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Old July 1st, 2012, 01:21 PM   #14
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WhatIf, I like what you have to say.
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Old July 1st, 2012, 07:47 PM   #15
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The exhaust manifolds on the Corvette LT1 could be fit into a F body , But Corvette DIDN'T allow it so said our GM rep @ the dealership I worked in when the Firebird got the LT1 .
F body Exhaust manifolds were restrictive and knocked the HP down . only way rep said the LT1 could be used .
But as I say , only believe half of what you see and none of what you hear .
Then there was the aluminum small block slated for the Vega , but killed ... again by Vette . Then came the Monza ( a revamped Vega ) with a V8 , SO .... what ever !
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Old July 2nd, 2012, 02:58 AM   #16
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I guess all those engineers I interviewed in 1983 were full of crap (including Dale Smith) Lots of corporate decisions don't happen in the board room, they happen on th e golf course
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Old July 2nd, 2012, 09:52 AM   #17
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Chevrolet was the driving force behind most of GM's designs. All the A-body, F-body, G-body, X-body (obviously not the Toro), and many other designs started at Chevrolet. Once the basic chassis, layout, and engineering equations were done, those designs were given to the other divisions for their own styling cues. Because of that, many engineers and stylists of other divisions were incredibly jealous of Chevrolet. Think about it, what engineer or stylist WOULDN'T want a clean sheet of paper to start with, verses being handed guidelines and parameters they have to design around? Chevrolet had the most sales, the biggest budget, the largest design studio, and the biggest engineering department.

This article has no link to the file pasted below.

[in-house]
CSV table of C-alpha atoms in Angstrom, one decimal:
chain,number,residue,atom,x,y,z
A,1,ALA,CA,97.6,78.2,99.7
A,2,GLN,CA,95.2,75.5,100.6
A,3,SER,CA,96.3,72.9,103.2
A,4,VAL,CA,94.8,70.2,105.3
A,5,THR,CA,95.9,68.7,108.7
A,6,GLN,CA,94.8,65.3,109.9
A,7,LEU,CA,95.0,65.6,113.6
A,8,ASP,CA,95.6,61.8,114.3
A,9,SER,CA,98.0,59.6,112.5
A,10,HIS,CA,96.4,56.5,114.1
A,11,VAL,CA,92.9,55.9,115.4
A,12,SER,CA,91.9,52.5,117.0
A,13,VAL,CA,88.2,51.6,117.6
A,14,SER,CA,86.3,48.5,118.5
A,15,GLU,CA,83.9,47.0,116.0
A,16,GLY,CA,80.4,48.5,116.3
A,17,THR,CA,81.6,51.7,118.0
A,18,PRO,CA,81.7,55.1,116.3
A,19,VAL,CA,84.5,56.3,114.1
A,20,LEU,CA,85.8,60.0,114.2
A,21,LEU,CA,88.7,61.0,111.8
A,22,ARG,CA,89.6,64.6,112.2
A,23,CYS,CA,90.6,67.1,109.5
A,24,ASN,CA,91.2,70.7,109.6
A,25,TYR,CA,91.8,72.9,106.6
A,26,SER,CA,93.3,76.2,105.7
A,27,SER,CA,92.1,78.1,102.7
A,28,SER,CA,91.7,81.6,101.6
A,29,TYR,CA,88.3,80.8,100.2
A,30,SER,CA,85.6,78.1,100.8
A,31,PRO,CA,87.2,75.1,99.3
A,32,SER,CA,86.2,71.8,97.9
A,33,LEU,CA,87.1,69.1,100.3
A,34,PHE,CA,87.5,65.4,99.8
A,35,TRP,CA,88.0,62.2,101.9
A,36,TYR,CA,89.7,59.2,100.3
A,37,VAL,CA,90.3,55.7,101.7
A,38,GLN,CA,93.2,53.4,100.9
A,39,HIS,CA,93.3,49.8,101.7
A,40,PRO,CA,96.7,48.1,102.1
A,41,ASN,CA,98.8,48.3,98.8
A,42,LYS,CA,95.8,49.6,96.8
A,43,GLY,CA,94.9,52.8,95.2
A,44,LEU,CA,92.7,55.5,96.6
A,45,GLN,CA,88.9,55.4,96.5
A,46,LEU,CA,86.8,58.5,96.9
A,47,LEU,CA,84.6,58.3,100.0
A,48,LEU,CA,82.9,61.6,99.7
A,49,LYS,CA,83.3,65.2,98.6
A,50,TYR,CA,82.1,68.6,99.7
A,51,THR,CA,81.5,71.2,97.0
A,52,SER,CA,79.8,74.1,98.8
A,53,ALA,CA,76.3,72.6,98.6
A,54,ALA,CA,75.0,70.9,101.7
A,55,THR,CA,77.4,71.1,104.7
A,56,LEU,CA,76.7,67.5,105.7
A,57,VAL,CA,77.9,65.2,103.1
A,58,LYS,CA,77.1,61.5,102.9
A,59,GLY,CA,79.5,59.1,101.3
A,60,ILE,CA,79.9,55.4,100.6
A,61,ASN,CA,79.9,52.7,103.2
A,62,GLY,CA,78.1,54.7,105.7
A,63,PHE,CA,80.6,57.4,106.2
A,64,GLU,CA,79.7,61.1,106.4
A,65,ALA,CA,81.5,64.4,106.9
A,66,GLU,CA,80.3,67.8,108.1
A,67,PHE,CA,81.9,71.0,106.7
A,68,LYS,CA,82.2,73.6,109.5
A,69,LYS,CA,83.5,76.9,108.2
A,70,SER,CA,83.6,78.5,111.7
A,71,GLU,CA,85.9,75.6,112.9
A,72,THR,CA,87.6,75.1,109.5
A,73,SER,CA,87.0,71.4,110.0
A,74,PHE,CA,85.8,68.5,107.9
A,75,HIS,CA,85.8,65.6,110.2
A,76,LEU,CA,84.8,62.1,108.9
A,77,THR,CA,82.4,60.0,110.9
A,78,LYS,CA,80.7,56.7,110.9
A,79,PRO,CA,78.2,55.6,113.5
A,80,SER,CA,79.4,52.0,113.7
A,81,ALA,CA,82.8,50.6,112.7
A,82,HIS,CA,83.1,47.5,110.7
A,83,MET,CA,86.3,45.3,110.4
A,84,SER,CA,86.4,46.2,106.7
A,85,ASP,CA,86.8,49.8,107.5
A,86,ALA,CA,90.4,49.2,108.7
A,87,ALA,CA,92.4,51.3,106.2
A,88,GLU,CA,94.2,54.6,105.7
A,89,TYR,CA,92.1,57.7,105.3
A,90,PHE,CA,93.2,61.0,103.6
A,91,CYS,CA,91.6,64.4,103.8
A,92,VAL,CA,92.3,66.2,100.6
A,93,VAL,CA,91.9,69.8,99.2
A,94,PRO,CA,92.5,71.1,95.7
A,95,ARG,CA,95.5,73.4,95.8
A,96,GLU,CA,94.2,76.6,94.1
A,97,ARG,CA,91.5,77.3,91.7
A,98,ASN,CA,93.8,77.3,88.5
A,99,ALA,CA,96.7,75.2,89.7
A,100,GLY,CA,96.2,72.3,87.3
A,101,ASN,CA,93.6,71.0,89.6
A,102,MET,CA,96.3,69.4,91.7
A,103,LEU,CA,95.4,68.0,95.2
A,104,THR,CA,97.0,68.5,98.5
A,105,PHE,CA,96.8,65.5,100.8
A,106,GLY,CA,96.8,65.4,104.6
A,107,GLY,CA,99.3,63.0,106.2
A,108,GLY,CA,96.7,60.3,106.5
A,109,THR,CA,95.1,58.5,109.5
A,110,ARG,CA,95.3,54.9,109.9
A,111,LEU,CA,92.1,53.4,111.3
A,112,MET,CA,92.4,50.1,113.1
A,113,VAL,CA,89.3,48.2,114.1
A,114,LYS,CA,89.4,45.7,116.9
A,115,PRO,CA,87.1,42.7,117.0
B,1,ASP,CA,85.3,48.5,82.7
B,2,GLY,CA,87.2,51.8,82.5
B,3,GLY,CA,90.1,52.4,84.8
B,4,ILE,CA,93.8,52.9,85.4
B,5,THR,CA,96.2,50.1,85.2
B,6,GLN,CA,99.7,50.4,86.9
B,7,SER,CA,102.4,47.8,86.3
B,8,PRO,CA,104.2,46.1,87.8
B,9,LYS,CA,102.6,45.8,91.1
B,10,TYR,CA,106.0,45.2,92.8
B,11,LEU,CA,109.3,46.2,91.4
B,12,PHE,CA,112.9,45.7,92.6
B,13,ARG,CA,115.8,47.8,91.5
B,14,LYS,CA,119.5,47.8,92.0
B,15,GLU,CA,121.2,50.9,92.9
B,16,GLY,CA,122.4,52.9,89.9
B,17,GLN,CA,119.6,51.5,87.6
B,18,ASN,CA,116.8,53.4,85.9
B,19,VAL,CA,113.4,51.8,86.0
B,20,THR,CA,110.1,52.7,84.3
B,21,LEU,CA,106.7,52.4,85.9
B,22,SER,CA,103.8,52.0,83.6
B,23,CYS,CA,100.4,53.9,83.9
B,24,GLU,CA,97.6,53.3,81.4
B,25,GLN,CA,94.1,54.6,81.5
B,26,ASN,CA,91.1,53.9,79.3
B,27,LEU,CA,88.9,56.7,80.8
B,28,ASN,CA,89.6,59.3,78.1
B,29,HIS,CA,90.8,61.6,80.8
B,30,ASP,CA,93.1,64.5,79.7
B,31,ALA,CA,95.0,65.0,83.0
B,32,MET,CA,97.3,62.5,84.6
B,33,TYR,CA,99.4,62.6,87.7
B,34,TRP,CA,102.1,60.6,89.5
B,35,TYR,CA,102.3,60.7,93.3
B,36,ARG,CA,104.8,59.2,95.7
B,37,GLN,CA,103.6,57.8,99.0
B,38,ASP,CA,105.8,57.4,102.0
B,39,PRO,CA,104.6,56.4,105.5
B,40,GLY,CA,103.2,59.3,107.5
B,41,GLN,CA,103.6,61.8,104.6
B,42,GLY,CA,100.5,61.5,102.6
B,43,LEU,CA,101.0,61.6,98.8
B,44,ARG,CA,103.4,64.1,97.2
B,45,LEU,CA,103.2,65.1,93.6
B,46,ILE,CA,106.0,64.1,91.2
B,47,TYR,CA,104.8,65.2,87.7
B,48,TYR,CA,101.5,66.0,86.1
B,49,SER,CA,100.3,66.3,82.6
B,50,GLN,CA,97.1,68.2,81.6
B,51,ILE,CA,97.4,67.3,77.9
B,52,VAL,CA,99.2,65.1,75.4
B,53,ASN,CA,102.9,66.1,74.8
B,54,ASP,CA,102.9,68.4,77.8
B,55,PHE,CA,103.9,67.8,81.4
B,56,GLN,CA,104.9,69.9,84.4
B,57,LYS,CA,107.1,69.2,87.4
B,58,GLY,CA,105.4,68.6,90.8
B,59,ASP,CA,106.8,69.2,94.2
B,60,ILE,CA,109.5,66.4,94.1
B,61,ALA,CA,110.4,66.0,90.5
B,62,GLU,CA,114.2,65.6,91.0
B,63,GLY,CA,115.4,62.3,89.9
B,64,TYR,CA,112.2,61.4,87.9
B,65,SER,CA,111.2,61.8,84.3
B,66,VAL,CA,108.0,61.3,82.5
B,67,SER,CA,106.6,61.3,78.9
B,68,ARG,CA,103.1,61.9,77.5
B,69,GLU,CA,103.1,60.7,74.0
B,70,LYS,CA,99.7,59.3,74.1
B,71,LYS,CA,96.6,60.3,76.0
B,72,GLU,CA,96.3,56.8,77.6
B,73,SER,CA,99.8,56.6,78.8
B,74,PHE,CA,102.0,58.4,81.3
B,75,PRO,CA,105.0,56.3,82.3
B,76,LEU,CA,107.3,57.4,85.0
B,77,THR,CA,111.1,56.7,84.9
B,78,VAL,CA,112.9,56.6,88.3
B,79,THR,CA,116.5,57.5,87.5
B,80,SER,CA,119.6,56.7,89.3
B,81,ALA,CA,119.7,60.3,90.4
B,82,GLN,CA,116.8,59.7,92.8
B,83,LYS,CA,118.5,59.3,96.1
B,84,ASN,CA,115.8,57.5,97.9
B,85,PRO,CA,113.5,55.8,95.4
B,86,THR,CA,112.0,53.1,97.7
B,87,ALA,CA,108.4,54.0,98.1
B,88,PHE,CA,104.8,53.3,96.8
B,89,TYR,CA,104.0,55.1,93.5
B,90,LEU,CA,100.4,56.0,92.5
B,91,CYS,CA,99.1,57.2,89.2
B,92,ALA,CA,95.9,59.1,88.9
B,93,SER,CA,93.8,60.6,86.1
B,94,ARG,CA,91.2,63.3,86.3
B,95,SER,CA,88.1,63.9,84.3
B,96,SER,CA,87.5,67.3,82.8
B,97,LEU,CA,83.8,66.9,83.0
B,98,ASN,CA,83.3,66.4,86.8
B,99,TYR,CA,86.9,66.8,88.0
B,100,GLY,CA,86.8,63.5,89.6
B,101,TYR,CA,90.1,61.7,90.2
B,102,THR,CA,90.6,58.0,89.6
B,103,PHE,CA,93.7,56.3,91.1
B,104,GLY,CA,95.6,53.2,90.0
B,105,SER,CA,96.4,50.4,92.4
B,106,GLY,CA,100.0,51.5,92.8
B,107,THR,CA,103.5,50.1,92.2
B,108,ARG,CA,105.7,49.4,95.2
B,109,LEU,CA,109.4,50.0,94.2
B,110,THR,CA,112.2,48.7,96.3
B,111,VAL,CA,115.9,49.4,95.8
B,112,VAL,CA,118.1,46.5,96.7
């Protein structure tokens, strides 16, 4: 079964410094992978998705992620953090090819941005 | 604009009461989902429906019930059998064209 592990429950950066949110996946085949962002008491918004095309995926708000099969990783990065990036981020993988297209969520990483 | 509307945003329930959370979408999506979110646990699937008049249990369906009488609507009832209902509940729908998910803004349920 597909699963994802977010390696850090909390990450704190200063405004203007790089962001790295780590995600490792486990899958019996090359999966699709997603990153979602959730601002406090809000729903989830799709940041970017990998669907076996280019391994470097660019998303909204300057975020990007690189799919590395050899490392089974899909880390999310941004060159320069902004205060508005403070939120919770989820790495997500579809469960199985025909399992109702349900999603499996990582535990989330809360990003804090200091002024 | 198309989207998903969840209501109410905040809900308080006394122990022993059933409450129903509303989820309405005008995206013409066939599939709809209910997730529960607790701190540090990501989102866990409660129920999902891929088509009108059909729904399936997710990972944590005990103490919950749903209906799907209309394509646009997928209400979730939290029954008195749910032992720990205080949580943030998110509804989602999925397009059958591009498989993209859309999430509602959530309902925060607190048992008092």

Okay, since your beliefs are based purely on documented history, you should be able to provide documentation that is is true. I'd like to see the '60s Chevy chassis designs you refer to. I think your characterization of the other divisions being "incredibly jealous" of Chevy makes you guilty of the pot calling the kettle black here. When Chevy developed the Corvette, Olds developed the F88, *not* just as a concept car, but as a pre-production car. Big difference there. Olds had nothing to be jealous of in the Corvette. Far from it. Chevy killed the F88. Don't believe it? What do you think it was? Do you think something like that would be documented? The fallout from the death of the F88 was far reaching, and it was no secret.